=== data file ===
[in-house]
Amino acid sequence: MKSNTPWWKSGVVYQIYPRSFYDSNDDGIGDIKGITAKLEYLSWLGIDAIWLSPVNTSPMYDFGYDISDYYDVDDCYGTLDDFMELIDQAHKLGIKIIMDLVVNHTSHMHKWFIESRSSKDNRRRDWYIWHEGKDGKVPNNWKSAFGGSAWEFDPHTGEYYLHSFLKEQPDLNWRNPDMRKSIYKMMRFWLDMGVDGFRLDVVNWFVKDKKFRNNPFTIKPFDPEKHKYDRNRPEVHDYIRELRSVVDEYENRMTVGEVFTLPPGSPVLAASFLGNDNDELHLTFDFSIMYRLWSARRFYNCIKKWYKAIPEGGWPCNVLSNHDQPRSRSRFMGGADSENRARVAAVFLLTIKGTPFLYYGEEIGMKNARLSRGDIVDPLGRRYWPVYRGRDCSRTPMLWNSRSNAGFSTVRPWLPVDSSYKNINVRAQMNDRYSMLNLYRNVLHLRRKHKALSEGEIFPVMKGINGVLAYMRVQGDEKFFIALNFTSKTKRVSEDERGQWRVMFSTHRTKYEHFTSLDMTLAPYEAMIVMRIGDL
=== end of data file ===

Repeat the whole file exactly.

[in-house]
Amino acid sequence: MKSNTPWWKSGVVYQIYPRSFYDSNDDGIGDIKGITAKLEYLSWLGIDAIWLSPVNTSPMYDFGYDISDYYDVDDCYGTLDDFMELIDQAHKLGIKIIMDLVVNHTSHMHKWFIESRSSKDNRRRDWYIWHEGKDGKVPNNWKSAFGGSAWEFDPHTGEYYLHSFLKEQPDLNWRNPDMRKSIYKMMRFWLDMGVDGFRLDVVNWFVKDKKFRNNPFTIKPFDPEKHKYDRNRPEVHDYIRELRSVVDEYENRMTVGEVFTLPPGSPVLAASFLGNDNDELHLTFDFSIMYRLWSARRFYNCIKKWYKAIPEGGWPCNVLSNHDQPRSRSRFMGGADSENRARVAAVFLLTIKGTPFLYYGEEIGMKNARLSRGDIVDPLGRRYWPVYRGRDCSRTPMLWNSRSNAGFSTVRPWLPVDSSYKNINVRAQMNDRYSMLNLYRNVLHLRRKHKALSEGEIFPVMKGINGVLAYMRVQGDEKFFIALNFTSKTKRVSEDERGQWRVMFSTHRTKYEHFTSLDMTLAPYEAMIVMRIGDL